DIY Composite Flatbed Camper Build

DzlToy

Explorer
I figured that is what you did, lol.

If the OP is concerned about the skins delaminating from the foam, then I would encourage some research and/or testing to ensure proper bonding between materials, compatible adhesives or tapes, etc.

If the concern is pieces of foam tearing away from "other foam" with the skin still attached to the outside foam pieces, then a honeycomb core or a structural foam is the answer, as they do not tear away like EPS and XPS do.

Blocks, tubes or plates can be inserted into the foam core during construction, thereby giving you an attachment point for "xyz part". This is a common practice in the composites world and is preferable to bonding on a plate after the fact. For a camper, you could use darn near anything that serves your purposes. Just remember to make a drawing showing exactly where the blocks are, measured from a fixed point that is accessible after the camper is completely finished. Ask me how I know. :D
 

Terra Ops

Adventurer
Thanks very much for the details. Maybe you could stay with the 2" thick foam and use the fiberglass angles that Bedford Reinforced sells. https://bedfordreinforced.com/products/proforms-structural-shapes/ I'm guessing you couldn't screw and tap a bolt hole into them like aluminum but maybe the weight savings would be enough to make their use attractive. Am planning on making panels next summer when the garage will be 80+ degrees naturally.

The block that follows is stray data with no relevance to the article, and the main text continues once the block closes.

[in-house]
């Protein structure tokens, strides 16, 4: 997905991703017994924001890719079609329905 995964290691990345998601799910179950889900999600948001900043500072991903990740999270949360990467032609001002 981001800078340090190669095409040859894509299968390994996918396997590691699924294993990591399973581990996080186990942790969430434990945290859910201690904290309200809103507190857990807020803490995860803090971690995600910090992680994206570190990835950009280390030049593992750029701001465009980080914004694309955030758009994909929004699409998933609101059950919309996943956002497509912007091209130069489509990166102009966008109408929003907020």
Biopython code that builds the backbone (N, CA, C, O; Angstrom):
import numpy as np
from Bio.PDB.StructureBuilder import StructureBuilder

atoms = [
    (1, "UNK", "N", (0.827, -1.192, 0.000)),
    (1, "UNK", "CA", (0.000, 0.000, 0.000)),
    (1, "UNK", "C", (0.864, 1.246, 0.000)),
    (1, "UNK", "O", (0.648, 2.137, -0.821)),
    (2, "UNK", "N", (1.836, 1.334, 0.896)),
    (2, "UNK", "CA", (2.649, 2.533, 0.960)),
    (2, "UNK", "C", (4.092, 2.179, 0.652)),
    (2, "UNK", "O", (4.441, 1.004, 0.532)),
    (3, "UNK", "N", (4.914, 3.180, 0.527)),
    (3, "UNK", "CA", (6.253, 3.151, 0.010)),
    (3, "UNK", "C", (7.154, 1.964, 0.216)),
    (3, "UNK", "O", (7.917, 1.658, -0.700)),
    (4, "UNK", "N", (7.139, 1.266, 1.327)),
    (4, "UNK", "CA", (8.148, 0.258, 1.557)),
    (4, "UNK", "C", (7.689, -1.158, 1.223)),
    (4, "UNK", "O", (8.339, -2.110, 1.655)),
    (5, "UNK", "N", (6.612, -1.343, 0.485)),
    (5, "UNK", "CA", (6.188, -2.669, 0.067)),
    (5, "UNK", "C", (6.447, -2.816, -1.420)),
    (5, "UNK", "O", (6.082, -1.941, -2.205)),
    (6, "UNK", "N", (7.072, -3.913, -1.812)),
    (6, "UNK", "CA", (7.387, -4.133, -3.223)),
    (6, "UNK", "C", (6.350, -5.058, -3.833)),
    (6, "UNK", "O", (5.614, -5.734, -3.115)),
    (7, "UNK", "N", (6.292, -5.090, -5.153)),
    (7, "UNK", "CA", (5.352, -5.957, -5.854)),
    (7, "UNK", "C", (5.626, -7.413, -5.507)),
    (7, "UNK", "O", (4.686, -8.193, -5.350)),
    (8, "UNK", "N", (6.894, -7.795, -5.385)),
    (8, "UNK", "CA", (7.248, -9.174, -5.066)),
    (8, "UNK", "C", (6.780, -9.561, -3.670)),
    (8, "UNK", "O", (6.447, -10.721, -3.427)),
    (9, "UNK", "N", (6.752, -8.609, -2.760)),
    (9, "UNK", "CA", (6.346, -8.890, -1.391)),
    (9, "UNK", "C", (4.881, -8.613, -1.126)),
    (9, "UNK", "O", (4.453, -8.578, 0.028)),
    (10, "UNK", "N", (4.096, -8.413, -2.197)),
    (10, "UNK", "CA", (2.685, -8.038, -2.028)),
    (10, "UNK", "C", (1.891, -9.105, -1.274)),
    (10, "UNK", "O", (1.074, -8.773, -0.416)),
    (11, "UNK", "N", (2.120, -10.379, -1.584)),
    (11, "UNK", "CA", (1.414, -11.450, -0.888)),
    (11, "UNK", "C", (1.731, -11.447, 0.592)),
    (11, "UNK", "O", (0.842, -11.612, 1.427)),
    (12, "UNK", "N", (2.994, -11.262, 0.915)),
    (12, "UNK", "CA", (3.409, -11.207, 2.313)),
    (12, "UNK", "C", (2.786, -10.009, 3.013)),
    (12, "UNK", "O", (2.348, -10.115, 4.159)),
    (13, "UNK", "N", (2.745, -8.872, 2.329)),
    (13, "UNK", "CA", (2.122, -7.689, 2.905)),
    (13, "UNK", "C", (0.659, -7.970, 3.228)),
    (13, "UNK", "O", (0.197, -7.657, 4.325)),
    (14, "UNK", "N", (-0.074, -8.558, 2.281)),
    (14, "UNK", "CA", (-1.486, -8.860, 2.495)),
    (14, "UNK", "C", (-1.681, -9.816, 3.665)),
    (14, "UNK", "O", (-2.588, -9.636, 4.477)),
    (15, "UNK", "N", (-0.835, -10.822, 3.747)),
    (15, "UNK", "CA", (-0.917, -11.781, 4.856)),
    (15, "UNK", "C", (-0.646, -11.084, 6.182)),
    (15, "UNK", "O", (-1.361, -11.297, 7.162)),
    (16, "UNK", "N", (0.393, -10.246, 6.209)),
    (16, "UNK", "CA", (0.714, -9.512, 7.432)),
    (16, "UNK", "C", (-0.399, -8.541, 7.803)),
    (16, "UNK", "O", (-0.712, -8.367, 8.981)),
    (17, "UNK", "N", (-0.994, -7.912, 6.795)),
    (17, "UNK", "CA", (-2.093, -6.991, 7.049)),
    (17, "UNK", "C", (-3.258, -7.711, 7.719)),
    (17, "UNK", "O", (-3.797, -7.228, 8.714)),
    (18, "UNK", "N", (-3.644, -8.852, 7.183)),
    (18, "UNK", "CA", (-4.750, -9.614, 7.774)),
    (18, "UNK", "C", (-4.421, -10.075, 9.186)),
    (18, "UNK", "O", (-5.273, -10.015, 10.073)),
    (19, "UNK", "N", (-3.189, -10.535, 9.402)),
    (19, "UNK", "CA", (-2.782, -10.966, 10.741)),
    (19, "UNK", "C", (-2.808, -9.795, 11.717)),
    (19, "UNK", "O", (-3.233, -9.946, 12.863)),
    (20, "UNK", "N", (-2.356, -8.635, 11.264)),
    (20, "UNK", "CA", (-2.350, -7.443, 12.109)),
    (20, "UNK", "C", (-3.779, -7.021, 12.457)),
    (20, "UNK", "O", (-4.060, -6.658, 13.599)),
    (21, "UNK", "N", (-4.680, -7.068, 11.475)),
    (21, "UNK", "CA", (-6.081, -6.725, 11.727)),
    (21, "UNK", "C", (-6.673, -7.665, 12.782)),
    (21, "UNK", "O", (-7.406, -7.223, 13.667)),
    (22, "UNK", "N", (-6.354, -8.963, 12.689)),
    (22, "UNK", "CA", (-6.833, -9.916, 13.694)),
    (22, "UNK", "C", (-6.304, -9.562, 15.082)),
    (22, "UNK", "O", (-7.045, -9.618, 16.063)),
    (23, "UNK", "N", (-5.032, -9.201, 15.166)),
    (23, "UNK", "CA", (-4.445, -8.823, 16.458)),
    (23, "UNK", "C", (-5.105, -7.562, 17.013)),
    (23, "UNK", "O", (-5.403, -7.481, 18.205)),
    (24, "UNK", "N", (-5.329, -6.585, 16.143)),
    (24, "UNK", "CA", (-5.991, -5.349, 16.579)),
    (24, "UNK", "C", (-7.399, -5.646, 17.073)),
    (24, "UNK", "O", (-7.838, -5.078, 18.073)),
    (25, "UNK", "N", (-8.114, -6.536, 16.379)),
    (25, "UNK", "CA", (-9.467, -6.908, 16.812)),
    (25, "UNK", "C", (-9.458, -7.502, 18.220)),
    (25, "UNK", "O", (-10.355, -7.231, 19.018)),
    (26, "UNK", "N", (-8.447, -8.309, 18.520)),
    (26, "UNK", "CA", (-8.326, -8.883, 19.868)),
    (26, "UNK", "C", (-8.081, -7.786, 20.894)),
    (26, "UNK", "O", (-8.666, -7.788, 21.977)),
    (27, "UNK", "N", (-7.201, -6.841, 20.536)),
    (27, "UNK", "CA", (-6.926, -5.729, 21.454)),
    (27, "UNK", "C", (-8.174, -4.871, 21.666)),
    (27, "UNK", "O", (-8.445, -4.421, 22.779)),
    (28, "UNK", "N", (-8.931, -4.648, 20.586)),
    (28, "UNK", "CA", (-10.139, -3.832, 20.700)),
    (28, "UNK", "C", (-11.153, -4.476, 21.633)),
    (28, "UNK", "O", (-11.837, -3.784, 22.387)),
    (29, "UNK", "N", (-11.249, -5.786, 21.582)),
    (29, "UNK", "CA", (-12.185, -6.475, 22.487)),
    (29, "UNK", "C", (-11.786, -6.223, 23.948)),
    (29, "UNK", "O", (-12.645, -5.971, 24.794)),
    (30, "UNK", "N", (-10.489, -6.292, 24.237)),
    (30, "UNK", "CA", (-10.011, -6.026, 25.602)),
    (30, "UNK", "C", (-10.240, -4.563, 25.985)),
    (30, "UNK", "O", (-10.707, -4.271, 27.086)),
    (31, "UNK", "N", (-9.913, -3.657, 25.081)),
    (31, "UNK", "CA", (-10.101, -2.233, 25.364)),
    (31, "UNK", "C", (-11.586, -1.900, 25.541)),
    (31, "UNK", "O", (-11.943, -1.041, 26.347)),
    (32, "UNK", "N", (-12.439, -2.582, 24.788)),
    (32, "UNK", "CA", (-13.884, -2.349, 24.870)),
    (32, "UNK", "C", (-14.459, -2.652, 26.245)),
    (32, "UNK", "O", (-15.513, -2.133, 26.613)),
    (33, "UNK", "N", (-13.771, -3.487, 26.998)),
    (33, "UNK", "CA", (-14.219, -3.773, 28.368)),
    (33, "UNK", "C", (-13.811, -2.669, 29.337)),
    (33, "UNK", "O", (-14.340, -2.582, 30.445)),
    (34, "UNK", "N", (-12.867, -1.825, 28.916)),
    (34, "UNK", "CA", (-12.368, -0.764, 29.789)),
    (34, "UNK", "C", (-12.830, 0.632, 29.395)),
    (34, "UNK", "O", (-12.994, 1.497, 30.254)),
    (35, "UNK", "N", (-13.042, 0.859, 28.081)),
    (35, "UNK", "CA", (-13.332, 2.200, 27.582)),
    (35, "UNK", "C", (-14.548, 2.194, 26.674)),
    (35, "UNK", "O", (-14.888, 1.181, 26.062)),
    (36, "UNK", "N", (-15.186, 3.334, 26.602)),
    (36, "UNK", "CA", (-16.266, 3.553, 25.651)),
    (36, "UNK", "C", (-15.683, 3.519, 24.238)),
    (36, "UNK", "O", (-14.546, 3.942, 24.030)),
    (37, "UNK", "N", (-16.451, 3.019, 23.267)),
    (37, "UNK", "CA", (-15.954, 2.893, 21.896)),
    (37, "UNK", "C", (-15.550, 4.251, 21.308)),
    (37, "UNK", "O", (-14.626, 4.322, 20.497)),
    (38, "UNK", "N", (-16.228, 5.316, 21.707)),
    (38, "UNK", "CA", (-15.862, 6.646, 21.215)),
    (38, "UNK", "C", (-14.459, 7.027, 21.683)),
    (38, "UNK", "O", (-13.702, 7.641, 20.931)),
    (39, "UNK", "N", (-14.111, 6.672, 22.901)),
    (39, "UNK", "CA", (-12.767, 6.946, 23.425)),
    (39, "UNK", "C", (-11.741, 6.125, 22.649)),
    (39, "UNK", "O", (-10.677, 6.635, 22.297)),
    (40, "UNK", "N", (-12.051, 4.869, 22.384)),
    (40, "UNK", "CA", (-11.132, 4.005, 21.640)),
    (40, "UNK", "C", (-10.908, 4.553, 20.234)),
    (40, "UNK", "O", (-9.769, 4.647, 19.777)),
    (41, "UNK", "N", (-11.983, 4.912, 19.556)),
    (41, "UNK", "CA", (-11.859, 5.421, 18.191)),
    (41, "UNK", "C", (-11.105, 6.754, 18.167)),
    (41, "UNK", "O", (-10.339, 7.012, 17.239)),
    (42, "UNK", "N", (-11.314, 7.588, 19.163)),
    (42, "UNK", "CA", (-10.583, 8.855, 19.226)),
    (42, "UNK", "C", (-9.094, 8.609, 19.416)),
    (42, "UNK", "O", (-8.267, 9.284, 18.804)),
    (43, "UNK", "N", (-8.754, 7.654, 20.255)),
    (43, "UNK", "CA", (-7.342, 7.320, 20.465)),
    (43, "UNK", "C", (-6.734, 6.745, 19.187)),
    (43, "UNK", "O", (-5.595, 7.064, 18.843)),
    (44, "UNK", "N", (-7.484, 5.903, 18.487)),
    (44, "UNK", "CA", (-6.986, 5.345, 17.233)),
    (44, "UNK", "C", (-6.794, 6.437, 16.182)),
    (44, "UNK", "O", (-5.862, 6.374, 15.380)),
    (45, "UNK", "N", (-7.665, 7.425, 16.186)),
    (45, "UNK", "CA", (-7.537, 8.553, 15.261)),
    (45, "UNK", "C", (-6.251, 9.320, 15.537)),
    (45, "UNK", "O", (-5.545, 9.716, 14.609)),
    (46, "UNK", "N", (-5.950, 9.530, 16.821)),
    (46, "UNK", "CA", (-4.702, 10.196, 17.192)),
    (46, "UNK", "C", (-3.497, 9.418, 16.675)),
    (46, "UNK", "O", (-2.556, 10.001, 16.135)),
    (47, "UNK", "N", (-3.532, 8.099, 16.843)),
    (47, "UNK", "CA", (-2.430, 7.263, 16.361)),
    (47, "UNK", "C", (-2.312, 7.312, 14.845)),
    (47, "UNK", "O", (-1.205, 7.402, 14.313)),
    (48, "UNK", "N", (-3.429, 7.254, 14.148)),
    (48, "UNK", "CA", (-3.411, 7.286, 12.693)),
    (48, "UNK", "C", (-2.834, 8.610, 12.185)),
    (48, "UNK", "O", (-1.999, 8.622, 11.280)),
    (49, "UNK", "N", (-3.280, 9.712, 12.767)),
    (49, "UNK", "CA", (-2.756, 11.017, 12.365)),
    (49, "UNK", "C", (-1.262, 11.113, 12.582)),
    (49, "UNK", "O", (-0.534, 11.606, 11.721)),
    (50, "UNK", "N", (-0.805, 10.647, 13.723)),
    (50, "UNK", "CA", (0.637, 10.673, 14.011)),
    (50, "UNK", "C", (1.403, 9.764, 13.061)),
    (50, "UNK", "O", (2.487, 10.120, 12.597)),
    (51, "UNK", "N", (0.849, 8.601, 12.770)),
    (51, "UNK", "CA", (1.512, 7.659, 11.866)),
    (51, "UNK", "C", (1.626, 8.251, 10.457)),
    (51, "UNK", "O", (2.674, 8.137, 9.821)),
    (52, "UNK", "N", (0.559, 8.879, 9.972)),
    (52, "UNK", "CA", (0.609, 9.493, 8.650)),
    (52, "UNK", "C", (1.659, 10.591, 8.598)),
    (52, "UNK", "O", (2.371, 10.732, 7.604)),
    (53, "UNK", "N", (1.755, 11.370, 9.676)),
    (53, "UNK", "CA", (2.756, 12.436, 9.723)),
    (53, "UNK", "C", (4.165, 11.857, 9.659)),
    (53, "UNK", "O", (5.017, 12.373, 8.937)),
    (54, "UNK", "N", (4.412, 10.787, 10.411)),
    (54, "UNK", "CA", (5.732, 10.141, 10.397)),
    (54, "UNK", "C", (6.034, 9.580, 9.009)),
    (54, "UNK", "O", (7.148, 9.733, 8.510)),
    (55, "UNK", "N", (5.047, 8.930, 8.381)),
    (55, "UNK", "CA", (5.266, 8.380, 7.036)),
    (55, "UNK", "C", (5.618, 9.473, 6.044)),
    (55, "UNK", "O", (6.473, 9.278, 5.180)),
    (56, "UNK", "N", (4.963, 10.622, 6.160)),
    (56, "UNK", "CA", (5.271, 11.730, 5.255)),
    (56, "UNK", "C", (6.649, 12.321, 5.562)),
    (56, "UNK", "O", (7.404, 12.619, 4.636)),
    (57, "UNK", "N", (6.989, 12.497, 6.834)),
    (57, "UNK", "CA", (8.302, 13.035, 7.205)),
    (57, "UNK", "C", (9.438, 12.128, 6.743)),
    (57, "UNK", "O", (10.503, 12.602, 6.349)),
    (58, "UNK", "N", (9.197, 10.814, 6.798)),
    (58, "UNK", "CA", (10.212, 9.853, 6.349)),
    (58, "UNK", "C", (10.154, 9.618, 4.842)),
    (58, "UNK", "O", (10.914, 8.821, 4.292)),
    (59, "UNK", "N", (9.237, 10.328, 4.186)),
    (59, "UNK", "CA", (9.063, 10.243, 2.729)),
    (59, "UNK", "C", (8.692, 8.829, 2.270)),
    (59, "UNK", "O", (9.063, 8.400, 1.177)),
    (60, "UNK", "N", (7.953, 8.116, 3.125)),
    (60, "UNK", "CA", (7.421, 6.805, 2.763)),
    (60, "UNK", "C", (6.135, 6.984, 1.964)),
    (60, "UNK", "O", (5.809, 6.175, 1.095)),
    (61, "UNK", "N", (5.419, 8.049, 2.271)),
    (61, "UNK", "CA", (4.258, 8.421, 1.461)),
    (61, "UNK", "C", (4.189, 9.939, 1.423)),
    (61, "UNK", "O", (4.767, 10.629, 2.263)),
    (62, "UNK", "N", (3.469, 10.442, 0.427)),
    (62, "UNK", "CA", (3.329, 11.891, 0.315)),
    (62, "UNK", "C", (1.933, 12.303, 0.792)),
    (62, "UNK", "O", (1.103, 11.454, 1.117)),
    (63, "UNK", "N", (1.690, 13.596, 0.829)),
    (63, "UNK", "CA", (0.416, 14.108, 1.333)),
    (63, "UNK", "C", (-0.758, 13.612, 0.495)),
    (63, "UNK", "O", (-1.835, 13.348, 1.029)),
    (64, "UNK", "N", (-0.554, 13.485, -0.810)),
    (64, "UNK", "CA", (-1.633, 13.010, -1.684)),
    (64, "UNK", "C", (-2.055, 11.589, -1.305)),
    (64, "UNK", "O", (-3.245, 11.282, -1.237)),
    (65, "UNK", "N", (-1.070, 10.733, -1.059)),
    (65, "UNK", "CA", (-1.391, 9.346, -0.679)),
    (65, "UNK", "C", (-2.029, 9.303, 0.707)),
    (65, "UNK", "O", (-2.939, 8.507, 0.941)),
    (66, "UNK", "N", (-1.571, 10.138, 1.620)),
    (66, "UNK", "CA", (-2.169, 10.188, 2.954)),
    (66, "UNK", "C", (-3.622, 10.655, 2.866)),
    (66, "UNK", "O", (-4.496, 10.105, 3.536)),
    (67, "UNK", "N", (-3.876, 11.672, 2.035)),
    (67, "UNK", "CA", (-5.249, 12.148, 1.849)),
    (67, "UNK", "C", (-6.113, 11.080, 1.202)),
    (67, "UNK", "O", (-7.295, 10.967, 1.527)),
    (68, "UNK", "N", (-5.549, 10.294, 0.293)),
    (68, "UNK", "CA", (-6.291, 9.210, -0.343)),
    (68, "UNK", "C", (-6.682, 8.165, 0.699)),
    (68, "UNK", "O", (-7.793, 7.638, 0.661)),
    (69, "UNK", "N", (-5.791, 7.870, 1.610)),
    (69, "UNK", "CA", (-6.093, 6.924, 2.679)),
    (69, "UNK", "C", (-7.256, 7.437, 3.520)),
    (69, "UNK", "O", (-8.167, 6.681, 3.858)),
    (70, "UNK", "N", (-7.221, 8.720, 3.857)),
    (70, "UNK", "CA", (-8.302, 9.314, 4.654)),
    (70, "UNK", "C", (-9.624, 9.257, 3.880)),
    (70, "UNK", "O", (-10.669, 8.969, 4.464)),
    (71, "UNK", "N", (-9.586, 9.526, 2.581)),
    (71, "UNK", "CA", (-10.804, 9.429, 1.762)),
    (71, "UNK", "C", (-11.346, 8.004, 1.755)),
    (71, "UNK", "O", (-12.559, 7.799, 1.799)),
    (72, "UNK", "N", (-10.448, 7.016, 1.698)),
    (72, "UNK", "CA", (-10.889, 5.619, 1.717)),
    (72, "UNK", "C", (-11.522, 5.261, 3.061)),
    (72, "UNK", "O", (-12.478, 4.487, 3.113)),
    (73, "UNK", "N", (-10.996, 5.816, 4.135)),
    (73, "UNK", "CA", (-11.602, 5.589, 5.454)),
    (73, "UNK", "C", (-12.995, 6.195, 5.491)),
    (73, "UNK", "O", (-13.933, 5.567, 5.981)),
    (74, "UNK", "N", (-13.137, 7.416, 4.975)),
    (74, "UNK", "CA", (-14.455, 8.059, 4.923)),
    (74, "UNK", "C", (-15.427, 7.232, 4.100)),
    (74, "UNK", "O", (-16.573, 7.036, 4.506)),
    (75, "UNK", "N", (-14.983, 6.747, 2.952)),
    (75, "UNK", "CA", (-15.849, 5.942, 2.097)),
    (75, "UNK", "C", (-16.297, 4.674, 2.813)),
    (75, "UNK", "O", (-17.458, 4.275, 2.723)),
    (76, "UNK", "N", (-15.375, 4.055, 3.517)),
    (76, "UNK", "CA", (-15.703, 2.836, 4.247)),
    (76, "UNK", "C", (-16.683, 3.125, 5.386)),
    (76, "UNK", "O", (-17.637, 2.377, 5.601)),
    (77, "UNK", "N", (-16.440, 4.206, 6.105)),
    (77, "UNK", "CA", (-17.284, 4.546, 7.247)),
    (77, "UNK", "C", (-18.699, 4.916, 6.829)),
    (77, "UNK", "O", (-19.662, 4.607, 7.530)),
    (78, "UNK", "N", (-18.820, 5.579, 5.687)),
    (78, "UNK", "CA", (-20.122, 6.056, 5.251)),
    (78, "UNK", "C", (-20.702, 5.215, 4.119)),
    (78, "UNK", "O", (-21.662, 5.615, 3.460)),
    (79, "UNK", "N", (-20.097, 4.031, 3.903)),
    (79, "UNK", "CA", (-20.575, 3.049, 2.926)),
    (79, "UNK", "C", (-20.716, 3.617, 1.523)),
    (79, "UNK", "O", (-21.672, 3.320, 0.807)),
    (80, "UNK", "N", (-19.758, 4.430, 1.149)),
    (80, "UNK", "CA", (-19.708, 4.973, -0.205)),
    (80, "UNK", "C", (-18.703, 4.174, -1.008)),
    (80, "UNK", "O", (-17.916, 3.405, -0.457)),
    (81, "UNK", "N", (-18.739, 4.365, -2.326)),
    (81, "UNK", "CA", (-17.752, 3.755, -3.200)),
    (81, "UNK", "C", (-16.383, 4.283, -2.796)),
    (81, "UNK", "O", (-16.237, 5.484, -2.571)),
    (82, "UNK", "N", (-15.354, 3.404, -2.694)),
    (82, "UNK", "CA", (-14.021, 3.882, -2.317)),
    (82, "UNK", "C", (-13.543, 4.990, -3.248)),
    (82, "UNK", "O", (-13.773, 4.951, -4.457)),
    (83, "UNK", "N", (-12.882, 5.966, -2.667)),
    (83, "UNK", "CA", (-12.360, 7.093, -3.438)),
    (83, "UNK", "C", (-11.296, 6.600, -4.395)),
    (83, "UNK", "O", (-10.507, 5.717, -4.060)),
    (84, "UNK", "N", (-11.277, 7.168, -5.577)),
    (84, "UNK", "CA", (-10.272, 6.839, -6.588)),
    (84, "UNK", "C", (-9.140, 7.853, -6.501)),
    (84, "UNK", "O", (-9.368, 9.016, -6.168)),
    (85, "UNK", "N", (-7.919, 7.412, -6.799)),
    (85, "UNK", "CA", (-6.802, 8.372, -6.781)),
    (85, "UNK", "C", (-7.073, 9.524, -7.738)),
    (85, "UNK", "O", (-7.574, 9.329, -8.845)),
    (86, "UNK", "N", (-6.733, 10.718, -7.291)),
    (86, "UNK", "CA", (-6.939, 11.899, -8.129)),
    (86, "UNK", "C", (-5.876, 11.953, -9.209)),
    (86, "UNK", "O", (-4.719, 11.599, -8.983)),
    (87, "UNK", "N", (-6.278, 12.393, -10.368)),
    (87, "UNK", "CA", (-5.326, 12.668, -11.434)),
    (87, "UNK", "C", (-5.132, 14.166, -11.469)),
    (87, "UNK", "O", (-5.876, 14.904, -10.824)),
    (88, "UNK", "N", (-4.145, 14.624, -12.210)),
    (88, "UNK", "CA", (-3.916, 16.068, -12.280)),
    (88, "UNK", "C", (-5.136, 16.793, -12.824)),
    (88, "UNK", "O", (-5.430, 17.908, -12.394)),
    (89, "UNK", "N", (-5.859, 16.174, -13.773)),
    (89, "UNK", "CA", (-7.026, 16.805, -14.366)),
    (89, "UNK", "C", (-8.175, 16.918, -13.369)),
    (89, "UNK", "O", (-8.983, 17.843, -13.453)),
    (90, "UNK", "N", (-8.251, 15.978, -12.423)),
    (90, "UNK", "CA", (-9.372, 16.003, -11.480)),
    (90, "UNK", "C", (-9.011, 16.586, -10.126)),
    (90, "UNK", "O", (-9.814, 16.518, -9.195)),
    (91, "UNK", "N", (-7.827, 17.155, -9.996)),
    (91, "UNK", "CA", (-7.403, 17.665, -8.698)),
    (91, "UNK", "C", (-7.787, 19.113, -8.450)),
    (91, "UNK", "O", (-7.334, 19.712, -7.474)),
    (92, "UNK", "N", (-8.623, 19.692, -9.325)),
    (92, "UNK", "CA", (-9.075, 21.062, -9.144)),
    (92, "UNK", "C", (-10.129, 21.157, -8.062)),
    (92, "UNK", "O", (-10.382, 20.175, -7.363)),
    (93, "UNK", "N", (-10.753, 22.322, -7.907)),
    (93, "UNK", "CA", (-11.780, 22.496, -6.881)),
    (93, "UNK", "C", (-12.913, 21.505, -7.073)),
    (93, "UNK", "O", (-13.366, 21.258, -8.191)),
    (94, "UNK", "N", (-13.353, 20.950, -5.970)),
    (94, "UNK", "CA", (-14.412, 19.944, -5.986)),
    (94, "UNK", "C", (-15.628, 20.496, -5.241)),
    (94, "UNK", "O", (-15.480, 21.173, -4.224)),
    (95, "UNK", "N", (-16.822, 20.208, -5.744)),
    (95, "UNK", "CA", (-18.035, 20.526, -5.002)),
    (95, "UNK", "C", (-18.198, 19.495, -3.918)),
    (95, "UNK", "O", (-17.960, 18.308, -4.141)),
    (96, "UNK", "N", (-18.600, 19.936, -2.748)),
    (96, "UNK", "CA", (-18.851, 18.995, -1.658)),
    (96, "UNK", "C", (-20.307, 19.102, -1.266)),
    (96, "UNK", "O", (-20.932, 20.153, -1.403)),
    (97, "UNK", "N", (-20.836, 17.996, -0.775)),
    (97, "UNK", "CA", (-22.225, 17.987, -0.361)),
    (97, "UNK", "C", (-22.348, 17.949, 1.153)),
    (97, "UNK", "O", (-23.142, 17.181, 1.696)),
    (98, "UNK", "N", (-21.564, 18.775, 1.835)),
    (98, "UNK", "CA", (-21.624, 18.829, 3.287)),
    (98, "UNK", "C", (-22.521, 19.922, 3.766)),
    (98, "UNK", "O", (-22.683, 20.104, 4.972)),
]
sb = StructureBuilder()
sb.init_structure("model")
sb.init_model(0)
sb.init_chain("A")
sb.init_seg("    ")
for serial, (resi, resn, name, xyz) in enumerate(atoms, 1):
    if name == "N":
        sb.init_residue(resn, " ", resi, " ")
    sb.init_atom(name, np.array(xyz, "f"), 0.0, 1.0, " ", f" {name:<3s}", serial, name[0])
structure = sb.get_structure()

I could kick myself for not seeing you at Expo East 2018. I was there in the mud Friday and part of Saturday. I couldn't make it to East 2019. Will you be in Flagstaff for Expo West 2020?
Yeah it was quite the mud-fest. I have been wanting to do expo west, timing just hasn't allowed. If your ever in the neighborhood, give me a shout.
 

Terra Ops

Adventurer
Thanks for this, very interesting. When I initially thought about drilling and filling the panels, it wasn't concern for delamination. Instead, it was reinforcement for the less dense and less expensive pink XPS foam board. Also by having attachment points between the FRP, you no longer have a "sandwich panel". The various points of connection unify and strengthen the overall structure. I'm by no means an expert on this, just sharing thoughts and experience. Very cool to see the testing in the article.
 

brian94ht

Chateau spotter
Thanks for this, very interesting. When I initially thought about drilling and filling the panels, it wasn't concern for delamination. Instead, it was reinforcement for the less dense and less expensive pink XPS foam board. Also by having attachment points between the FRP, you no longer have a "sandwich panel". The various points of connection unify and strengthen the overall structure. I'm by no means an expert on this, just sharing thoughts and experience. Very cool to see the testing in the article.
Your thoughts on this have merit.
Are you familiar with "Dropstitch" inflatable SUPaddleboard design?